Made it into Norfolk on Sunday after a 70 mile trip down from where were were anchored off the Indian River, in Reedville, VA. We pulled anchor at 4:30 in the morning and were out on the bay in the pitch black, waiting for the sun to rise at 7:30 so we could see where the hell we were going. It was pretty eerie out there in the darkness, with nothing to rely on other than our GPS and trusty spot light to make sure we weren’t running over any crab traps or fishing structures. After two hours of not being able to see more than a few feet in front of us, the sun came up and we were treated to a beautiful morning with great winds down the bay.
The trip down to Norfolk was probably one of our best yet. The Bay was wide open and we set our auto pilot and trimmed our sails and settled into another day of sunshine and book reading.
Around 1:00, we entered the mouth of the Bay and things got much more lively. Thankfully it was a Sunday so commercial traffic was minimal, however, we did pass a HUGE cargo ship headed North which threw a rather large wake. We saw the monohulls in front of us getting bounced around like toys in front of us. Eek. I ran inside and began pulling things down that could fall and braced ourselves for impact. Nothing like seeing a wall of water in front of you to give you a good rush! We cut right through with no problems… much smoother than the other sailboats around us. God, I love having a catamaran.
It was pretty cool to see all of the Navy ships and cargo yards headed through Norfolk. I read in our guidebook that Norfolk is home of the world’s largest Naval base, and believe me, it shows. You get within 500 yards of any of these bad boys and a police boat comes flying out to make sure you don’t get any closer.
We finally pulled into our marina in downtown Norfolk around 3:00, having made our 70 mile trip in about ten hours. It was a tight squeeze getting into our slip…. there was a troller on the bulkhead and a finger pier that extended out, leaving us with just about three feet or so on each side to squeeze through. Matt handled it like a pro though, and even had an old lady walk down after we tied up to compliment him on how well he handled the boat coming in. That was sincerely appreciated, considering how new we feel at all of this.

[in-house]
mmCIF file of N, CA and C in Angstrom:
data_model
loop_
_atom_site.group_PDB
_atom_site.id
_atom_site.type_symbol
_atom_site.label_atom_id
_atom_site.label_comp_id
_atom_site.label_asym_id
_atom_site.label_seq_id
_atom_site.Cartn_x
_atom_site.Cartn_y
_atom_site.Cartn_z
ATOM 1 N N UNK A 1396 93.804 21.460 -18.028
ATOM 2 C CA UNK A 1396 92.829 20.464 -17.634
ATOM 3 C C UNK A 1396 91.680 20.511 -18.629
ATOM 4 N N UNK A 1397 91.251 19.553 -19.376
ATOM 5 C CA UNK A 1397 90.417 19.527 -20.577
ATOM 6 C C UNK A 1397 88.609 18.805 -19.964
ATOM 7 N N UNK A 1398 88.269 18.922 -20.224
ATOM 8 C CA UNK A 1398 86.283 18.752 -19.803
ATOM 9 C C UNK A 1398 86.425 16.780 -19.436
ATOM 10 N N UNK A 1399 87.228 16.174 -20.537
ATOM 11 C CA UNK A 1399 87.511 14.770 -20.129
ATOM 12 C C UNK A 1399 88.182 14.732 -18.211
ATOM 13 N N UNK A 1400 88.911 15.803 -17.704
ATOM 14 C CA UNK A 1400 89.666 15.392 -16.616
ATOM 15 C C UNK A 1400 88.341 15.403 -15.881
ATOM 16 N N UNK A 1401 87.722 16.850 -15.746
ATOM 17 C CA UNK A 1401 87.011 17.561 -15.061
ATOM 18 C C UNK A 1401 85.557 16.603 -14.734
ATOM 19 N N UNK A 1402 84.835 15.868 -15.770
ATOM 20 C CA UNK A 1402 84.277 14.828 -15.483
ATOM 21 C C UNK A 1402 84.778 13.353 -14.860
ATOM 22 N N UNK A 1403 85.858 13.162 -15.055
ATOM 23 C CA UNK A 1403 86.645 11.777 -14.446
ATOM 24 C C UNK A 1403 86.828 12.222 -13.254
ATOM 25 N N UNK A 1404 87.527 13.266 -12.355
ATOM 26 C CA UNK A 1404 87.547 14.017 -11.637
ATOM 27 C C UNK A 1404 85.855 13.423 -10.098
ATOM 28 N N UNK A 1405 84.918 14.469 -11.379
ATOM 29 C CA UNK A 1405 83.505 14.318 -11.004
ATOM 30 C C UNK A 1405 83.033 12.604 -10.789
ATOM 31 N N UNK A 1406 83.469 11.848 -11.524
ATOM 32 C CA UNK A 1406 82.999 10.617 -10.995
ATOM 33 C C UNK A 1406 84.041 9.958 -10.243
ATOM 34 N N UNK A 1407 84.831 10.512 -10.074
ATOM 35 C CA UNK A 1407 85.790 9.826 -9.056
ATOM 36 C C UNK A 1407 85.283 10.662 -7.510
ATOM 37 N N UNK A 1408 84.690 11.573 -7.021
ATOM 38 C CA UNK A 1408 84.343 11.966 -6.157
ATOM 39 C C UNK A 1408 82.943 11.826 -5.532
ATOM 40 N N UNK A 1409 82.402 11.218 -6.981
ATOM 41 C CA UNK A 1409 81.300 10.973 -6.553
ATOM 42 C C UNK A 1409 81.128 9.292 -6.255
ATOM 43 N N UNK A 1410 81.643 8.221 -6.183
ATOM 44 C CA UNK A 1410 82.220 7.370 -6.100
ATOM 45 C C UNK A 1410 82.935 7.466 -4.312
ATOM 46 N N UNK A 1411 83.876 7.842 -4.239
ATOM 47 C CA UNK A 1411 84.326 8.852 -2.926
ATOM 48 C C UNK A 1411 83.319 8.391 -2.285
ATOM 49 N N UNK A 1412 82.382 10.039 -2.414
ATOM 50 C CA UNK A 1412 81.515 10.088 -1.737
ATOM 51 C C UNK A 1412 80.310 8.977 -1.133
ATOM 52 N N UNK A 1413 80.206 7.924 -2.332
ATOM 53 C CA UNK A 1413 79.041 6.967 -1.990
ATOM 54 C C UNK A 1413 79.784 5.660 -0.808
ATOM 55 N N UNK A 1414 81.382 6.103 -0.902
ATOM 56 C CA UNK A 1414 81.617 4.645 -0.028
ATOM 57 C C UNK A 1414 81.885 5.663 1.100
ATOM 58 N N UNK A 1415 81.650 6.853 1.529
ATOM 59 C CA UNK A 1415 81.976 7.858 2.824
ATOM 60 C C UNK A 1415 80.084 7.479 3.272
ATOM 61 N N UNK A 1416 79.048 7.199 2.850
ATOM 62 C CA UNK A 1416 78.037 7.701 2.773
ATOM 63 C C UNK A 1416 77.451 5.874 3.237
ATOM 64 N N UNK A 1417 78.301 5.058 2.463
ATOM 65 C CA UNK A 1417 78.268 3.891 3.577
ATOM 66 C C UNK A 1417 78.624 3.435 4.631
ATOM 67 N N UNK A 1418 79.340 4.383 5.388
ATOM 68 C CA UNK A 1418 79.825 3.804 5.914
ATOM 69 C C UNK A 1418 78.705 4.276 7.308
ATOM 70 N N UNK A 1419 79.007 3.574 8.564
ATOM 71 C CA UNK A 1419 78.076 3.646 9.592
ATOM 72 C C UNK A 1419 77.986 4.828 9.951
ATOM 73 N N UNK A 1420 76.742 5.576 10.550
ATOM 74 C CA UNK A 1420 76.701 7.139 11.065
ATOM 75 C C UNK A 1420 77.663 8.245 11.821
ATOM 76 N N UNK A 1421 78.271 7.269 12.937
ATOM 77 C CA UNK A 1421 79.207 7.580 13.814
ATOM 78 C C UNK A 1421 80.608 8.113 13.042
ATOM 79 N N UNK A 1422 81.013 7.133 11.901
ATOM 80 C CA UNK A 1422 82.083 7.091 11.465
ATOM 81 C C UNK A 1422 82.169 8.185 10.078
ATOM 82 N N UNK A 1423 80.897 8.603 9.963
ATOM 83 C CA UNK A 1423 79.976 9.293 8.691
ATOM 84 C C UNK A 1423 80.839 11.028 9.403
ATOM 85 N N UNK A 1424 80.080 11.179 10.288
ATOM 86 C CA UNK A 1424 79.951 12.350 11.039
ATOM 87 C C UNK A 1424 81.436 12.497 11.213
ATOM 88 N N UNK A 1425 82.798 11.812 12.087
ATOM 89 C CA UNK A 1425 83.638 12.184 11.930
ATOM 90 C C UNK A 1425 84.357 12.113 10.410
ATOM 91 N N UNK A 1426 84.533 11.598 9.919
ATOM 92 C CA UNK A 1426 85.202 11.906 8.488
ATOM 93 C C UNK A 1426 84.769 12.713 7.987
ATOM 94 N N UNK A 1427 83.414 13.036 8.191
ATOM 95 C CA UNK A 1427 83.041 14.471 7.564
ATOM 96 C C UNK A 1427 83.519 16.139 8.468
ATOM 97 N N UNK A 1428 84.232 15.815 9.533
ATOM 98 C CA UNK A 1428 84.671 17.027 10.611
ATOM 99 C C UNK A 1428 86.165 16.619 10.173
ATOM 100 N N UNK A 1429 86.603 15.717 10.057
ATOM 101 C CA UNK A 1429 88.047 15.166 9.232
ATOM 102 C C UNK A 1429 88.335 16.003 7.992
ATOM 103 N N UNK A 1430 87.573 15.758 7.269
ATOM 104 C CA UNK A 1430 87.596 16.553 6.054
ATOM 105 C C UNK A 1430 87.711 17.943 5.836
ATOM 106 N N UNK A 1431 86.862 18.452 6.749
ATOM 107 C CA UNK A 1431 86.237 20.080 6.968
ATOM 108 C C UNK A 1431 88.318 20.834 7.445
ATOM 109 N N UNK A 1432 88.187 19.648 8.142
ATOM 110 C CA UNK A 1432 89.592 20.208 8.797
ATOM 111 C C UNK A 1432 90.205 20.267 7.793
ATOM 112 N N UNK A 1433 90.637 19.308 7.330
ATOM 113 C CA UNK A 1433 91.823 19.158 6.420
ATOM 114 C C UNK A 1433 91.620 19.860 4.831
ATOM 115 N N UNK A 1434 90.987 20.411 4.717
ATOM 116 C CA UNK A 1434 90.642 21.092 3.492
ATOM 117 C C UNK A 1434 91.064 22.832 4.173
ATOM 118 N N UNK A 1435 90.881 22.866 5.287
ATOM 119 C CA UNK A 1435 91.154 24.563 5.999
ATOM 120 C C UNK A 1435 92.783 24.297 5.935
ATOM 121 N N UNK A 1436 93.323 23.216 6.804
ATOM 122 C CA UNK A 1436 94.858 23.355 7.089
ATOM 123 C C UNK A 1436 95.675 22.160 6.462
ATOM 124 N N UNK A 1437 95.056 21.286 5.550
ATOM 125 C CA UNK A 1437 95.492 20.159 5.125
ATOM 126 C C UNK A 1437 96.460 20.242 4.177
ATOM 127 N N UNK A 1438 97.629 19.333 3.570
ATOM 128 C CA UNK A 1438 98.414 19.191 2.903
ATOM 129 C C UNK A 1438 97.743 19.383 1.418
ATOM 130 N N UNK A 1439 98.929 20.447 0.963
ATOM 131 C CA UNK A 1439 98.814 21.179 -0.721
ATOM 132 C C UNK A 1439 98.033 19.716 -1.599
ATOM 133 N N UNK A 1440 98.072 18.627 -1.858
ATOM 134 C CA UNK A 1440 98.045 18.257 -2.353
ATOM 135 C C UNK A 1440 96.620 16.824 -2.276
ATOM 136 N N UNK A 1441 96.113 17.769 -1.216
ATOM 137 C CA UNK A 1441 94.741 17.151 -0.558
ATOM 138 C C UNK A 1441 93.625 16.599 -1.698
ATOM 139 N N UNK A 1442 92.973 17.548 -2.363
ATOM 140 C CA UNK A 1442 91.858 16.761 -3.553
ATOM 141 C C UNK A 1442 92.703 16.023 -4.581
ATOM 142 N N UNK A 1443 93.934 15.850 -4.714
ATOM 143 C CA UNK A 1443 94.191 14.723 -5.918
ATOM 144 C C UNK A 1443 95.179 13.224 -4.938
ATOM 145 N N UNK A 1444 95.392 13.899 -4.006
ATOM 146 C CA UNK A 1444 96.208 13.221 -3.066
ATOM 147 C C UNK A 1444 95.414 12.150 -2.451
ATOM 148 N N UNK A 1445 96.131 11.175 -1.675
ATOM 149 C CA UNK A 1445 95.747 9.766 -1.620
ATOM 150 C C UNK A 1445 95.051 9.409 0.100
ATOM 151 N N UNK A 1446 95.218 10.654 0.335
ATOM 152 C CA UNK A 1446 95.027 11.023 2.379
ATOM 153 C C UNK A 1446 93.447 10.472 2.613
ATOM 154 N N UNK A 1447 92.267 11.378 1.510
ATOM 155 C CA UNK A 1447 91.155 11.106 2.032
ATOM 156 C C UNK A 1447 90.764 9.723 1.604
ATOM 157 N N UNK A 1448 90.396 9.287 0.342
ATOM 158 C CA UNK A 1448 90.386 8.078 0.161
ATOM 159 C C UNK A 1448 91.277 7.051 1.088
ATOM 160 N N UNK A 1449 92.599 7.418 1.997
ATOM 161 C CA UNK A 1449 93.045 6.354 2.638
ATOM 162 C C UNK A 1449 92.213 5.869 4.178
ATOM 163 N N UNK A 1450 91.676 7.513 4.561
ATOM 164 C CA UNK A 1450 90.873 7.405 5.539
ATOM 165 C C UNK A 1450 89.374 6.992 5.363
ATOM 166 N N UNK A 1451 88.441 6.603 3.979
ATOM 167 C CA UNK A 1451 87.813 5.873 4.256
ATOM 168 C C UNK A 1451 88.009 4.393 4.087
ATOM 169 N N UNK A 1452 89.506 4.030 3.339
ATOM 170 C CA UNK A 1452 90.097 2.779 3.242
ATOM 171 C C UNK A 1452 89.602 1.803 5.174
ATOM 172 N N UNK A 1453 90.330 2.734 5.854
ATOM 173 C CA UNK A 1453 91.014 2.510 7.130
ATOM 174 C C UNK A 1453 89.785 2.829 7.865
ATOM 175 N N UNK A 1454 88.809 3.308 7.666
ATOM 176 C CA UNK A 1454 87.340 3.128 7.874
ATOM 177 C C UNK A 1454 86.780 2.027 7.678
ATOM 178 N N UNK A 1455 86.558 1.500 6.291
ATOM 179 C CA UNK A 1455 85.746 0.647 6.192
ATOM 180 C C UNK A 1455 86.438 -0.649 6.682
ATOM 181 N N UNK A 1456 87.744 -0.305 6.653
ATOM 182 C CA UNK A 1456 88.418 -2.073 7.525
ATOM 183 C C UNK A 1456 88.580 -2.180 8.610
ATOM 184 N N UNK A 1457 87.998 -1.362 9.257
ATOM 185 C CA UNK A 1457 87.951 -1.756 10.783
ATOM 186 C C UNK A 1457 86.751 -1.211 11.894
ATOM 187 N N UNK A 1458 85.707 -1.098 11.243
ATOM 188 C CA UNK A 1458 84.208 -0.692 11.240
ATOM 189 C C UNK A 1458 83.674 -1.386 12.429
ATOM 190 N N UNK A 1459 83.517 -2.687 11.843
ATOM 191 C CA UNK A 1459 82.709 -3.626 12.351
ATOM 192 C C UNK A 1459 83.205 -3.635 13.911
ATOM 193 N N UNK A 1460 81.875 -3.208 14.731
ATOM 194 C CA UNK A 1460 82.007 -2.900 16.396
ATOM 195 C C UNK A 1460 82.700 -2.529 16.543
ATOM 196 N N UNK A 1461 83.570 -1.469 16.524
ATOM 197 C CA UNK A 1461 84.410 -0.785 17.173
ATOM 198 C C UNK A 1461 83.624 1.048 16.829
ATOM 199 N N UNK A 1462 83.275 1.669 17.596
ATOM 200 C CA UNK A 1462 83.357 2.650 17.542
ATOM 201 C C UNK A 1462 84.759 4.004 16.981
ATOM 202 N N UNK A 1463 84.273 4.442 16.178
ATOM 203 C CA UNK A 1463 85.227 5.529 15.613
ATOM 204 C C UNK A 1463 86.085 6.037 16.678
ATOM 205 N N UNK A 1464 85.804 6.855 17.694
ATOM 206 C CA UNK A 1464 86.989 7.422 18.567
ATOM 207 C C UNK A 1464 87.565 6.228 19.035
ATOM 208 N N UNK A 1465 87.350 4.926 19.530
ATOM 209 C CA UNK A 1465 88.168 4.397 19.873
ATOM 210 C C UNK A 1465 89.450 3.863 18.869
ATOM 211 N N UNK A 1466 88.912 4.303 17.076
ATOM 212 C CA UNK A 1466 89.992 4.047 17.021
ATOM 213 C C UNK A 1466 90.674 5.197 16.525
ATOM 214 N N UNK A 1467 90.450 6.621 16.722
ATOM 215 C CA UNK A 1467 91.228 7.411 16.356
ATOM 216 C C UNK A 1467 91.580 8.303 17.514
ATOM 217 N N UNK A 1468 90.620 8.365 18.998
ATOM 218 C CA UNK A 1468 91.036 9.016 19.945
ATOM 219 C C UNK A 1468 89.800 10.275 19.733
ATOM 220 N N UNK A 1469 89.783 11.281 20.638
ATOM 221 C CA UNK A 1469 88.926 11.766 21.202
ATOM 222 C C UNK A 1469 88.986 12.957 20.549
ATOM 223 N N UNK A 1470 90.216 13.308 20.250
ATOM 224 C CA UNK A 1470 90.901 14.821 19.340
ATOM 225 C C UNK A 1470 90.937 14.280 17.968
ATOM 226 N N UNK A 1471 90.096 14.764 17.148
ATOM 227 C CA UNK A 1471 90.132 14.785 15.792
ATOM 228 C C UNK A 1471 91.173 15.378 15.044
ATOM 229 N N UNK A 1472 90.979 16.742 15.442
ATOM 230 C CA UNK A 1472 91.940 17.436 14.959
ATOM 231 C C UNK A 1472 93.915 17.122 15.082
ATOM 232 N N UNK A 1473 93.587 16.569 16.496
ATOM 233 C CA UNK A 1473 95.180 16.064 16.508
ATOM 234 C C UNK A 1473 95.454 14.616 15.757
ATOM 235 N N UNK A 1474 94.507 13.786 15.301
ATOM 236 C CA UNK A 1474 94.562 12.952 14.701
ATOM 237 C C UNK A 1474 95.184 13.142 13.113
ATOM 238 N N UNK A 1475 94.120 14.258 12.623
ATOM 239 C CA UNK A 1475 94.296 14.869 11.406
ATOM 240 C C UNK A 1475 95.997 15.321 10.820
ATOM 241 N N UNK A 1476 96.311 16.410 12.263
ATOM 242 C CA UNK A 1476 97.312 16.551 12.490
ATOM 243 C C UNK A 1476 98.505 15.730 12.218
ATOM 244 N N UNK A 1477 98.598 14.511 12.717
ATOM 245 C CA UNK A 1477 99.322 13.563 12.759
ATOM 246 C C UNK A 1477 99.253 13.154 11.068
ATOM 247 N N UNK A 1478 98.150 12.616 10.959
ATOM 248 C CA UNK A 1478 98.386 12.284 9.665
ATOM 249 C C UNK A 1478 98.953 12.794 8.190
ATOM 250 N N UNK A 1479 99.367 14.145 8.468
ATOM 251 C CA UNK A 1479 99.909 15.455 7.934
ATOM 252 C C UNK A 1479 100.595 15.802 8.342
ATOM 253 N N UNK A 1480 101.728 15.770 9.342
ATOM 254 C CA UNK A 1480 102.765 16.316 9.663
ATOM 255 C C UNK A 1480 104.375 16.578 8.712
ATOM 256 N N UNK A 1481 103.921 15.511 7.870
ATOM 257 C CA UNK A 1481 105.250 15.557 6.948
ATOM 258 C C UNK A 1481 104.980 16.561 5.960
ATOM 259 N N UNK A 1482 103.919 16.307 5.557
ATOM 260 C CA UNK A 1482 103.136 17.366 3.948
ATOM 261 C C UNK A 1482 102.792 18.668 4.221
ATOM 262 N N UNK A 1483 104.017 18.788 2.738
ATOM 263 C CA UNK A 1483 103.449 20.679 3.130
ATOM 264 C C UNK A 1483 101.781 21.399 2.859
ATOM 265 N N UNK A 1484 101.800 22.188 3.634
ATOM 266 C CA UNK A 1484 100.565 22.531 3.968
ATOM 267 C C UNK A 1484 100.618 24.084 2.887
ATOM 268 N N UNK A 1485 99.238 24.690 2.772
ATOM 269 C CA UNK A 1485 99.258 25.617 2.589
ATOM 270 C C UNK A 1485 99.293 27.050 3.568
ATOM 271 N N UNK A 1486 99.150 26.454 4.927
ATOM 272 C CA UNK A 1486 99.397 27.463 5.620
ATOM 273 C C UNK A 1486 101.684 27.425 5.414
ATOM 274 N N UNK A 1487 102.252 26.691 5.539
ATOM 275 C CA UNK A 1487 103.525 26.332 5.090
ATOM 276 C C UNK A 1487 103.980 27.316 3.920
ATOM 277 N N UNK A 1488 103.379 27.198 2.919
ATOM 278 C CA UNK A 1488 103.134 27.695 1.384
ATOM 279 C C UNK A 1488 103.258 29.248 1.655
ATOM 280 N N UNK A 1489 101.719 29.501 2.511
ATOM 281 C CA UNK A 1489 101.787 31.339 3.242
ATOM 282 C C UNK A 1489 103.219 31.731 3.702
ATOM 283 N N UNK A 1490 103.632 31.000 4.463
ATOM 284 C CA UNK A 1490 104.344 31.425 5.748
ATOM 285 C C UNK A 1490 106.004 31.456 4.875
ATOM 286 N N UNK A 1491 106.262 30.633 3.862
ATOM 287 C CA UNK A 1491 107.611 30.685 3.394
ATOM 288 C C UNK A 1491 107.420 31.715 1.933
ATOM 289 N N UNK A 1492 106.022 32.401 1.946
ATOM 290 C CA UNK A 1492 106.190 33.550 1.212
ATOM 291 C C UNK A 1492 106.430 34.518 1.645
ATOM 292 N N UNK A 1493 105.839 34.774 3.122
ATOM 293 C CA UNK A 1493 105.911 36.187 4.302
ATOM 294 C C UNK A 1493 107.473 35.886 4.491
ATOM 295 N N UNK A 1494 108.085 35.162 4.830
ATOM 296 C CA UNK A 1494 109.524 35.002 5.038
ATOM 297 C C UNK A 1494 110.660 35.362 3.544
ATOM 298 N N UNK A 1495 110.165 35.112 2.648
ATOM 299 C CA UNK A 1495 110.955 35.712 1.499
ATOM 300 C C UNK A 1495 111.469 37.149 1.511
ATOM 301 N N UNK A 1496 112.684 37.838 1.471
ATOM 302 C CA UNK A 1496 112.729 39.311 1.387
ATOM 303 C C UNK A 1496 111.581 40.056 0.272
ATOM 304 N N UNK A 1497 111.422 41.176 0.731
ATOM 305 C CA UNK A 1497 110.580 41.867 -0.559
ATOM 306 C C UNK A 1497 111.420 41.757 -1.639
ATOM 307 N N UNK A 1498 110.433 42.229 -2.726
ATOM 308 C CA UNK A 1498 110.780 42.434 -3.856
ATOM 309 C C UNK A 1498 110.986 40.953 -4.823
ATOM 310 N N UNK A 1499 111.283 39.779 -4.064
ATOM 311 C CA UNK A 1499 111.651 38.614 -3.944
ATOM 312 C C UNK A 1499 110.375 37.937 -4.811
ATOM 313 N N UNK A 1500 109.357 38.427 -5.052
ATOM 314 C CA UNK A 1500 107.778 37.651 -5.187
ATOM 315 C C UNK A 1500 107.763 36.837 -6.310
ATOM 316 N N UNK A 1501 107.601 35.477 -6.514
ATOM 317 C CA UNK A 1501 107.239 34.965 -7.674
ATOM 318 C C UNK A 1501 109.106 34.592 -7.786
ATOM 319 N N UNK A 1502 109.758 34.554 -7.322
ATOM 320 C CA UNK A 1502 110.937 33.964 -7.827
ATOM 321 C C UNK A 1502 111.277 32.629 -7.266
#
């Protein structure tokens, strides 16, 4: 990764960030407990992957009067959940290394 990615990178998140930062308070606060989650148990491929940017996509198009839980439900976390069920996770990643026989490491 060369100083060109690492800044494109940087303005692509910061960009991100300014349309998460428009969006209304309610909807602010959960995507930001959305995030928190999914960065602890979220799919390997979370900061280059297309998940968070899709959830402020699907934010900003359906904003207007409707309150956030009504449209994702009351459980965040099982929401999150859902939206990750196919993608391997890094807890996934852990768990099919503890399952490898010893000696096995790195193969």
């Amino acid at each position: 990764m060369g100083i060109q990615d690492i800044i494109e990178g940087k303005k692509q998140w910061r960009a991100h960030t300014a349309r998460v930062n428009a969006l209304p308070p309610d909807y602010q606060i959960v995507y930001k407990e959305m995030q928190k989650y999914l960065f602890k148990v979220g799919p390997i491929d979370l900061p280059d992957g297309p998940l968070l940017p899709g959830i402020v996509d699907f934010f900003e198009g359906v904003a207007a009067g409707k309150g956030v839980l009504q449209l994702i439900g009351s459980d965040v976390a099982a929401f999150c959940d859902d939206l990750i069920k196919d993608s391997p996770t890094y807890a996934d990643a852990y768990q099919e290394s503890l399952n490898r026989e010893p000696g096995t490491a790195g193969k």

We were really excited to hang out in Norfolk for a few days and explore the city. As soon as we tied off, we discovered that the marina didn’t have a cable hook-up, so we spent the next hour or so desperately trying to hunt down a bar that had AMC so we could watch Walking Dead, Matt’s favorite show. Eventually we found out that Hooters, of all places, would let us hunker down and watch it. So, we spent the night there, munching on wings and straining to hear our show over the surround sound of the Sunday night football games blaring around us. Talk about priorities.
The next morning was Matt’s birthday, and we set out downtown to explore the city and find a good local spot for lunch. I must say, we were a bit disappointed. The downtown area was a ghost town, even though it was a Monday, and there were police and security everywhere. It sorta creeped us out. Like shit was about to go down as soon as the sun set. We finally found ourselves at the mall to see Gone Girl, anxious to get back to the boat and get the heck out of there ASAP the next morning. I did find a Starbucks though, so that was a small win. We’re both feeling a little antsy to get south and are blowing away our original timeline to be in Charleston by Nov 10th. Looks like we’ll be about a week early. Sansbury time stops for no one, not even the Sansbury’s.
This morning we set off early to begin our long day down the ICW. We have a 50 mile trip to our next stop in Coinjock, NC where we’ll anchor for the night. We’ve got a few bridges and a lock system to navigate, so that should keep things interesting. Other than that, it’s a straight, narrow shot South.